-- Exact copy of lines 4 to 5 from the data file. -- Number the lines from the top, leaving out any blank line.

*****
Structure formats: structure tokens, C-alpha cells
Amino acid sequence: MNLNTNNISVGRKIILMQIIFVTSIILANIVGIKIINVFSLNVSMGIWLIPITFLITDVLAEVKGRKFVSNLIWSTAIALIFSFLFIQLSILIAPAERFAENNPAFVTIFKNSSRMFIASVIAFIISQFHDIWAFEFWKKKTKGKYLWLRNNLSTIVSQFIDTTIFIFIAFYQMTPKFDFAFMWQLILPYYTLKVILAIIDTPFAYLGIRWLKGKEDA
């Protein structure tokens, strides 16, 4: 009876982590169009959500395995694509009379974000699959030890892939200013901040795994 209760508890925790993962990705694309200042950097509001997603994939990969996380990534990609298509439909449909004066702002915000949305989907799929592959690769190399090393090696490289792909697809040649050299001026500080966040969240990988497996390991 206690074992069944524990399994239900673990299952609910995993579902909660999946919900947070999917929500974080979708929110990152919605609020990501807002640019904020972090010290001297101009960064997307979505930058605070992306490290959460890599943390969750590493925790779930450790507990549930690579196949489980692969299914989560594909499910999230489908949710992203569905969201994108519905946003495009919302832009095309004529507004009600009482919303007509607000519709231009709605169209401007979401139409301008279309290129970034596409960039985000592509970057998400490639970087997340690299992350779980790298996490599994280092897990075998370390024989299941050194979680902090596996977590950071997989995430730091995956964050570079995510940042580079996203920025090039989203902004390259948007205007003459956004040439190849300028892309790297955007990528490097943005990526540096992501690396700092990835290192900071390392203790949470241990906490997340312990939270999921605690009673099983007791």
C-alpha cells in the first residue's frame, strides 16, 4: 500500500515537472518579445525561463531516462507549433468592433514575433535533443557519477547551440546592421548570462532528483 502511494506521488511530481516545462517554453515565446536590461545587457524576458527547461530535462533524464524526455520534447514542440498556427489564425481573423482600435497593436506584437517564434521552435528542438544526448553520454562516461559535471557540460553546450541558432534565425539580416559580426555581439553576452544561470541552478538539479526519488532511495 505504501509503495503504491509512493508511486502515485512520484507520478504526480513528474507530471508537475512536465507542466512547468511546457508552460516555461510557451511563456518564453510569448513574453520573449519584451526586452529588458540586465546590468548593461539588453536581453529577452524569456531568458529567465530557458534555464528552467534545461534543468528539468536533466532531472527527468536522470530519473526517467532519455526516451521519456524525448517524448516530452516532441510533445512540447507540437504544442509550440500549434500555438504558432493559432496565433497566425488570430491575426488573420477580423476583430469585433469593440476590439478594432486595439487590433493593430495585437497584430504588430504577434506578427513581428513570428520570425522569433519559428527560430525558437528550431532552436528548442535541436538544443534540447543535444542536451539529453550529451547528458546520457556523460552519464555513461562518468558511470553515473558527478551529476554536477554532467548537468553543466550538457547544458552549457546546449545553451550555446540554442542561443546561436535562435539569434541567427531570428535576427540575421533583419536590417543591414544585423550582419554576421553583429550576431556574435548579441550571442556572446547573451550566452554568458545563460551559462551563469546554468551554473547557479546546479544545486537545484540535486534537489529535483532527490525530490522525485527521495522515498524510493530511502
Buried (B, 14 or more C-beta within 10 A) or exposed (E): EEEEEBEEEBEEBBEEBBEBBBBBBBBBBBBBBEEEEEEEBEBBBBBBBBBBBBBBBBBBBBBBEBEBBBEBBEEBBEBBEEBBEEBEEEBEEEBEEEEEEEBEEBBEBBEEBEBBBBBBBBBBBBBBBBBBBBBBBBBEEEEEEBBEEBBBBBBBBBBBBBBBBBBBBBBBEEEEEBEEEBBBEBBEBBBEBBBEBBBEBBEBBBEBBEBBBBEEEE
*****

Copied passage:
C-alpha cells in the first residue's frame, strides 16, 4: 500500500515537472518579445525561463531516462507549433468592433514575433535533443557519477547551440546592421548570462532528483 502511494506521488511530481516545462517554453515565446536590461545587457524576458527547461530535462533524464524526455520534447514542440498556427489564425481573423482600435497593436506584437517564434521552435528542438544526448553520454562516461559535471557540460553546450541558432534565425539580416559580426555581439553576452544561470541552478538539479526519488532511495 505504501509503495503504491509512493508511486502515485512520484507520478504526480513528474507530471508537475512536465507542466512547468511546457508552460516555461510557451511563456518564453510569448513574453520573449519584451526586452529588458540586465546590468548593461539588453536581453529577452524569456531568458529567465530557458534555464528552467534545461534543468528539468536533466532531472527527468536522470530519473526517467532519455526516451521519456524525448517524448516530452516532441510533445512540447507540437504544442509550440500549434500555438504558432493559432496565433497566425488570430491575426488573420477580423476583430469585433469593440476590439478594432486595439487590433493593430495585437497584430504588430504577434506578427513581428513570428520570425522569433519559428527560430525558437528550431532552436528548442535541436538544443534540447543535444542536451539529453550529451547528458546520457556523460552519464555513461562518468558511470553515473558527478551529476554536477554532467548537468553543466550538457547544458552549457546546449545553451550555446540554442542561443546561436535562435539569434541567427531570428535576427540575421533583419536590417543591414544585423550582419554576421553583429550576431556574435548579441550571442556572446547573451550566452554568458545563460551559462551563469546554468551554473547557479546546479544545486537545484540535486534537489529535483532527490525530490522525485527521495522515498524510493530511502
Buried (B, 14 or more C-beta within 10 A) or exposed (E): EEEEEBEEEBEEBBEEBBEBBBBBBBBBBBBBBEEEEEEEBEBBBBBBBBBBBBBBBBBBBBBBEBEBBBEBBEEBBEBBEEBBEEBEEEBEEEBEEEEEEEBEEBBEBBEEBEBBBBBBBBBBBBBBBBBBBBBBBBBEEEEEEBBEEBBBBBBBBBBBBBBBBBBBBBBBEEEEEBEEEBBBEBBEBBBEBBBEBBBEBBEBBBEBBEBBBBEEEE